booth had a fantastic demo for both DTS:X and Dolby Atmos, but it was the DTS that really got our attention. They played a music video from Cymantics
, mastered in DTS:X and it was transcendent—it was everything immersive audio could and should be. That clip along made us converts to DTS:X. And we’re looking forward to more content becoming available in this aurally exciting format. Of, course the fantastic quality of the Klipsch in-wall and in-ceiling speakers, plus a very capable sub-woofer, helped a lot. The demo was as much an impressive exhibition of Klipsch’s legendary speaker quality as it was for the DTS:X format.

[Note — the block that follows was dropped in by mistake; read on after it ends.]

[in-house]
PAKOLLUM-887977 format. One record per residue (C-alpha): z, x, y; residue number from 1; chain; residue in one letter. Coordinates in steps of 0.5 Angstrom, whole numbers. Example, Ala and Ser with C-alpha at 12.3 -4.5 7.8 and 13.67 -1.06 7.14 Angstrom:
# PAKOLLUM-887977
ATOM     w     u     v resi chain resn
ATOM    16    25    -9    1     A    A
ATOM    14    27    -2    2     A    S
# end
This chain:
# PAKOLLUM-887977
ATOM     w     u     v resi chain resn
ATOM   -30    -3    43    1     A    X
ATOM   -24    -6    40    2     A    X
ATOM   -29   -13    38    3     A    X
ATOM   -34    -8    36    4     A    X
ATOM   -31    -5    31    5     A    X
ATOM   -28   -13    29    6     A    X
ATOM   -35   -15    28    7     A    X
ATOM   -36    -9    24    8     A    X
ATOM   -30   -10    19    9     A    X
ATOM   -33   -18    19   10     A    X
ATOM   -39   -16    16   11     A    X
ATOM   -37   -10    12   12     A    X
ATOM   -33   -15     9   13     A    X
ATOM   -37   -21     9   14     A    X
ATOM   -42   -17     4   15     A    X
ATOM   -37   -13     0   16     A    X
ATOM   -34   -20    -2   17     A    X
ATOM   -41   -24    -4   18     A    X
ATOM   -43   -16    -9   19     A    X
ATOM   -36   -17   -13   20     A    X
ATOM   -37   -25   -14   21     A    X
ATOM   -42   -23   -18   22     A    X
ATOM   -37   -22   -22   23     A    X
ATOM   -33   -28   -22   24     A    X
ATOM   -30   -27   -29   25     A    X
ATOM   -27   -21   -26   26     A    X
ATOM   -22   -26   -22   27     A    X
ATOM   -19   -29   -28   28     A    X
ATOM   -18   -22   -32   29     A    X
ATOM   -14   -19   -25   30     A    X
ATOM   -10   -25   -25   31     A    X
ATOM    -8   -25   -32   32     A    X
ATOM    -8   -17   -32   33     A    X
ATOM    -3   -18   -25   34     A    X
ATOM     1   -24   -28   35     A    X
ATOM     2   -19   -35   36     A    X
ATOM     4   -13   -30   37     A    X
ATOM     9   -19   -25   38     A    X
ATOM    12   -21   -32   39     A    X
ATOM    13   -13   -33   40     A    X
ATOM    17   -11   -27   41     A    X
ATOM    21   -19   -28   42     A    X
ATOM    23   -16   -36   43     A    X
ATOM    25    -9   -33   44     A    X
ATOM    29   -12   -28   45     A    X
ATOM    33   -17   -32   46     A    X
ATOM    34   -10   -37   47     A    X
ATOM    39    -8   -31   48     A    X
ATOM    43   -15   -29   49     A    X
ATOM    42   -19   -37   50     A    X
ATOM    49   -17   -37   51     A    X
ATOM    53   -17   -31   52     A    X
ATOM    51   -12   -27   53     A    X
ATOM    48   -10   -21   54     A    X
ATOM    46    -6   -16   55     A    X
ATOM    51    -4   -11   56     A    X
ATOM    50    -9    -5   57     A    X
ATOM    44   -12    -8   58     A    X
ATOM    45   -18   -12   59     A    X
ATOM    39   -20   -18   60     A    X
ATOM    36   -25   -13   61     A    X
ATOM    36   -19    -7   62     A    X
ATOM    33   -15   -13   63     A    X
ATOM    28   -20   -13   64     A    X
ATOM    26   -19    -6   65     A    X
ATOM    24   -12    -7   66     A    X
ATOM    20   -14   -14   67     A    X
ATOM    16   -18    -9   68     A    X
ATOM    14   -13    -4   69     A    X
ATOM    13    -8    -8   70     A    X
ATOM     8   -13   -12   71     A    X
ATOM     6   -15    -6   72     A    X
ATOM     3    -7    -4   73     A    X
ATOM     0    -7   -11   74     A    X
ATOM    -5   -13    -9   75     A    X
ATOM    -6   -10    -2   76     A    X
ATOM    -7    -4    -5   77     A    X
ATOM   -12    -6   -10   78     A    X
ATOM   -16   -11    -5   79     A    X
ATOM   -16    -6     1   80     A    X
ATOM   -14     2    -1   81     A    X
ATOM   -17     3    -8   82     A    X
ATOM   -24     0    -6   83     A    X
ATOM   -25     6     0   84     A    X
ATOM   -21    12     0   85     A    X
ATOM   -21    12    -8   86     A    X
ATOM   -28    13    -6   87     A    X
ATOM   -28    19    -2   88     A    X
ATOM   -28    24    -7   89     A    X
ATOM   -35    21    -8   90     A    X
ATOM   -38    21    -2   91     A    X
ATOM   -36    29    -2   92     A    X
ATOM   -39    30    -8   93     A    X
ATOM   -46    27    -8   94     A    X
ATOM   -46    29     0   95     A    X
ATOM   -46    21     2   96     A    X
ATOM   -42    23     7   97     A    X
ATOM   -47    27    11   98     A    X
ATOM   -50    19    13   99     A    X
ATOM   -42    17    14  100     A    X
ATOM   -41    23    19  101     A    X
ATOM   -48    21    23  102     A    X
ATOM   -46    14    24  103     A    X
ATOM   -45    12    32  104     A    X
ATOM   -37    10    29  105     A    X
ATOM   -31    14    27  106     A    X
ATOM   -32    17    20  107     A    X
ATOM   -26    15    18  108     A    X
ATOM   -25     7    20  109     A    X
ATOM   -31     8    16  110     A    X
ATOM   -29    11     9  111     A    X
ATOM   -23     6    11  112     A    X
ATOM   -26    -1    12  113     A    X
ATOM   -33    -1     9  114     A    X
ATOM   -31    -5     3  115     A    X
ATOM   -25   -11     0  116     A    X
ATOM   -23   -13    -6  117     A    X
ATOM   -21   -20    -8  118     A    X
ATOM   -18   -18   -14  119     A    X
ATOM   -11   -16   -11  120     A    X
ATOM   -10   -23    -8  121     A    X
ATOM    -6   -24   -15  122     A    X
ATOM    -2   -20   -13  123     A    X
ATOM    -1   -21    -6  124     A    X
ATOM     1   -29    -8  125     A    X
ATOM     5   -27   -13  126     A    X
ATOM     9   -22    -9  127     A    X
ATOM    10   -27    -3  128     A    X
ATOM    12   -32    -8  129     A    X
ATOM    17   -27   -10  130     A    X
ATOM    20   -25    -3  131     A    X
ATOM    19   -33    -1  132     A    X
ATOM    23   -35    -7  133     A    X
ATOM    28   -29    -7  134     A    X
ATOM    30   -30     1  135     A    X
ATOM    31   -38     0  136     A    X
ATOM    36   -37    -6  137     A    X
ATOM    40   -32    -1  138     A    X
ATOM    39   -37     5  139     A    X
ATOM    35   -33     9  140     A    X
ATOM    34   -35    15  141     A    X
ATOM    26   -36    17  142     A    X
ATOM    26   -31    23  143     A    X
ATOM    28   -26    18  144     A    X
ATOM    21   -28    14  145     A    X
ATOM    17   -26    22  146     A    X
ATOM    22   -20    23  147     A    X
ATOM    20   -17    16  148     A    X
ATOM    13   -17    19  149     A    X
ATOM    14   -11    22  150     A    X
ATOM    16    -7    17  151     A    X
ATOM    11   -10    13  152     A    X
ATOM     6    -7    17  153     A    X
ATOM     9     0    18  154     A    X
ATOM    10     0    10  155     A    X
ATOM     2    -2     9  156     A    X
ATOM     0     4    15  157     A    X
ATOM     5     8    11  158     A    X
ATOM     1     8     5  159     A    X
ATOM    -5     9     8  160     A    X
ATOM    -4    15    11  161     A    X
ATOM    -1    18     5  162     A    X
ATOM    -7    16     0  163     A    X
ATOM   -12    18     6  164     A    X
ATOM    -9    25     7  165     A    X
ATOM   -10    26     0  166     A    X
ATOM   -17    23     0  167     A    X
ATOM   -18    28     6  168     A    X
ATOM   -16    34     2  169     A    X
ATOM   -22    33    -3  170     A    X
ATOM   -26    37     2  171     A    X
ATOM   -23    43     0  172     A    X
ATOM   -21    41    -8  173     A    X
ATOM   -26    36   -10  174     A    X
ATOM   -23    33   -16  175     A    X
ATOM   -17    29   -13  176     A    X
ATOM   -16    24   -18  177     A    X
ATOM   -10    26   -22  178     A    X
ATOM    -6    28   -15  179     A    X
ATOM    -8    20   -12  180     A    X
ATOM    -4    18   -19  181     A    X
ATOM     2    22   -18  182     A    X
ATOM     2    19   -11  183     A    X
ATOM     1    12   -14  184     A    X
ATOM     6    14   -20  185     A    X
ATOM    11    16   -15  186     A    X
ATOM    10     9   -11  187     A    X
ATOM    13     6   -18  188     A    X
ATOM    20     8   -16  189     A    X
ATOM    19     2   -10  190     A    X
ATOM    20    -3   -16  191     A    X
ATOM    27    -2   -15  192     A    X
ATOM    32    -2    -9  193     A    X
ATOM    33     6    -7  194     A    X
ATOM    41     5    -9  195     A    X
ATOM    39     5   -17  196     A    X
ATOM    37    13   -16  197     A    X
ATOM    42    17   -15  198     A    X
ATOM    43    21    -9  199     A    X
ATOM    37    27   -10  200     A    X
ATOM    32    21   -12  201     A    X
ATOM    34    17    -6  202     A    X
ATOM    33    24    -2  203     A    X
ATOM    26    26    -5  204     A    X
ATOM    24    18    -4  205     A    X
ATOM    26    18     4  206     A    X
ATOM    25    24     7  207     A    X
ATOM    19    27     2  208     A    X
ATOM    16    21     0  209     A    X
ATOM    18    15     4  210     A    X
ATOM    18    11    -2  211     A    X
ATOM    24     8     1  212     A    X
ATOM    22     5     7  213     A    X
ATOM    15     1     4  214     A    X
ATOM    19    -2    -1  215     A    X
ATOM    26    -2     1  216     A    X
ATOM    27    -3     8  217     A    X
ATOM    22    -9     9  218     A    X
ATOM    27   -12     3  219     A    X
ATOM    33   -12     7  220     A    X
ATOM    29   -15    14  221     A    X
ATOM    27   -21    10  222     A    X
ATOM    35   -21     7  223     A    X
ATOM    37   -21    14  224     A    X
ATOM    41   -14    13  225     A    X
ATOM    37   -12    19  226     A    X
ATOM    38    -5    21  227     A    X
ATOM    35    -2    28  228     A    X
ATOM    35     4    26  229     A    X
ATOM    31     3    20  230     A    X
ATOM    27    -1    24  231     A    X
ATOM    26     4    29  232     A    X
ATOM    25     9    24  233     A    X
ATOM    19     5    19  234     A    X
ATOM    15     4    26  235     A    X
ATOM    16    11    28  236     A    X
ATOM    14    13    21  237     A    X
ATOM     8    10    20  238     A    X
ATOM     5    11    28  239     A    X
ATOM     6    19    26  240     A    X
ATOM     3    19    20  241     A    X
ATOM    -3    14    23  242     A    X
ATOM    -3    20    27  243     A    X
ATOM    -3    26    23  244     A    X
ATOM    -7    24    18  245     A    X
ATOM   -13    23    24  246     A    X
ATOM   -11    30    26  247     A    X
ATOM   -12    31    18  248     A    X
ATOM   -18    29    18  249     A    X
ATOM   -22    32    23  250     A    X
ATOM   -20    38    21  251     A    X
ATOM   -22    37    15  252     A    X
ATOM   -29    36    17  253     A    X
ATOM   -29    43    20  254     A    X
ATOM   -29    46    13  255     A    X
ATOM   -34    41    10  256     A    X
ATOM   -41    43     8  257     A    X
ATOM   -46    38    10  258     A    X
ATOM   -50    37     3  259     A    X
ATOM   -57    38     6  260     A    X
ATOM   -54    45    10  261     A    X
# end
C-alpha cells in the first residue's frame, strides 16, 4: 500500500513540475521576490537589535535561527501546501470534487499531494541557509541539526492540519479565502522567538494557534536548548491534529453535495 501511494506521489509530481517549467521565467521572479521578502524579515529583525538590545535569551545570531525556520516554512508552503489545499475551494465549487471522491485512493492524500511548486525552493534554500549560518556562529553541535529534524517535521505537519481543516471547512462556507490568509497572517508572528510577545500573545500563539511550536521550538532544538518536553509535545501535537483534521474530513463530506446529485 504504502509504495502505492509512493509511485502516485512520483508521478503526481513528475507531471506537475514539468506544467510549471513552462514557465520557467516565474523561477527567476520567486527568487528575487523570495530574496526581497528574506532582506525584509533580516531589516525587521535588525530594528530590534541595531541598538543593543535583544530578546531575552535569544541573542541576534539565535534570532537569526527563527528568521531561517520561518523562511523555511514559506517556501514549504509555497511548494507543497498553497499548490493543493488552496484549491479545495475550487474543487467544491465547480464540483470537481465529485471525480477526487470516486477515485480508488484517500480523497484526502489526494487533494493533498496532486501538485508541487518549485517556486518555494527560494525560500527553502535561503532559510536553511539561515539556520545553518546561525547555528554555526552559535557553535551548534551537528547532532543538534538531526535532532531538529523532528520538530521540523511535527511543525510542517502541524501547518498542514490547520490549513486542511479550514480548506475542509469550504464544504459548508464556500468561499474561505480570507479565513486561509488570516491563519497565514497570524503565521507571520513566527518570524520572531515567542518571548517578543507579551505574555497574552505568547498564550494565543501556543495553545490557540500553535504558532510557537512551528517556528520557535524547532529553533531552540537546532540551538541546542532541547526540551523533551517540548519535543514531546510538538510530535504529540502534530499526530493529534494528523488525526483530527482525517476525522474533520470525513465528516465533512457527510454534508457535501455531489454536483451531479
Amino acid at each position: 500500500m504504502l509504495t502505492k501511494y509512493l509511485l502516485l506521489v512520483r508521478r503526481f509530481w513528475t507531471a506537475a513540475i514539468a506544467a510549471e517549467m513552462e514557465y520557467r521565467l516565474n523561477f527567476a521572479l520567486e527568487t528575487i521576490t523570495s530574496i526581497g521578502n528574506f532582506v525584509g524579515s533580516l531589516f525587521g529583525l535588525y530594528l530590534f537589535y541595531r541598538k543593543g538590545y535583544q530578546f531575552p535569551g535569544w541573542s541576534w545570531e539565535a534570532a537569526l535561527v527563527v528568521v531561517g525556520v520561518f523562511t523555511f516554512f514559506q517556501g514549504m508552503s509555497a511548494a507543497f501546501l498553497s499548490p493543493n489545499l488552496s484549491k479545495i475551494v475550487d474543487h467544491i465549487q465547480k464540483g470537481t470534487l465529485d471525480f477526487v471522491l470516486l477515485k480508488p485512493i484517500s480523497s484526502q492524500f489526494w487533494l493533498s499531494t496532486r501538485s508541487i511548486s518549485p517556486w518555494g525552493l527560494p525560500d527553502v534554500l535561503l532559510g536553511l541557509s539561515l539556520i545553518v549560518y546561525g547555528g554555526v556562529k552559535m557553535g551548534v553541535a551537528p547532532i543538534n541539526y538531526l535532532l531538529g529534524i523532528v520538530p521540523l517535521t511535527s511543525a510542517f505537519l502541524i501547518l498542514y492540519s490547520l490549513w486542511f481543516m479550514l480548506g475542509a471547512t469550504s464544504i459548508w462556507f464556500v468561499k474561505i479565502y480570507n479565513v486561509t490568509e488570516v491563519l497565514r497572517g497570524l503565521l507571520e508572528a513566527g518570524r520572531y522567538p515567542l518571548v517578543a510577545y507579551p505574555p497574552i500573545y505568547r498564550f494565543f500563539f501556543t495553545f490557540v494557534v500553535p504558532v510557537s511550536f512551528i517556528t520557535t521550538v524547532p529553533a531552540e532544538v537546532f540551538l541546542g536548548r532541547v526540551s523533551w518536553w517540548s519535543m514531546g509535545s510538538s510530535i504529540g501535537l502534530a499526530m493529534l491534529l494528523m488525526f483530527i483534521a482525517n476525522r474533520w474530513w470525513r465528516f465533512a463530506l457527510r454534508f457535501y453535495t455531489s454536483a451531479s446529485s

AV receivers are now widely available that can decode Dolby Atmos as well as DTS:X. DTS:X can use the same speakers and configurations as Atmos, so a any home theater that can do Dolby Atmos, can do DTS:X (with a DTS:X enabled receiver). The new new Ultra HD Blu-ray specs include both formats, and more and more online content distribution services are including immersive audio formats as well. DTS:X has been struggling to gain market share, hopefully things will turn around for them. Having multiple immersive sound formats is a good thing. And now we are longing to experience more content as immersive as Cymantics on Klispch speakers in DTS:X.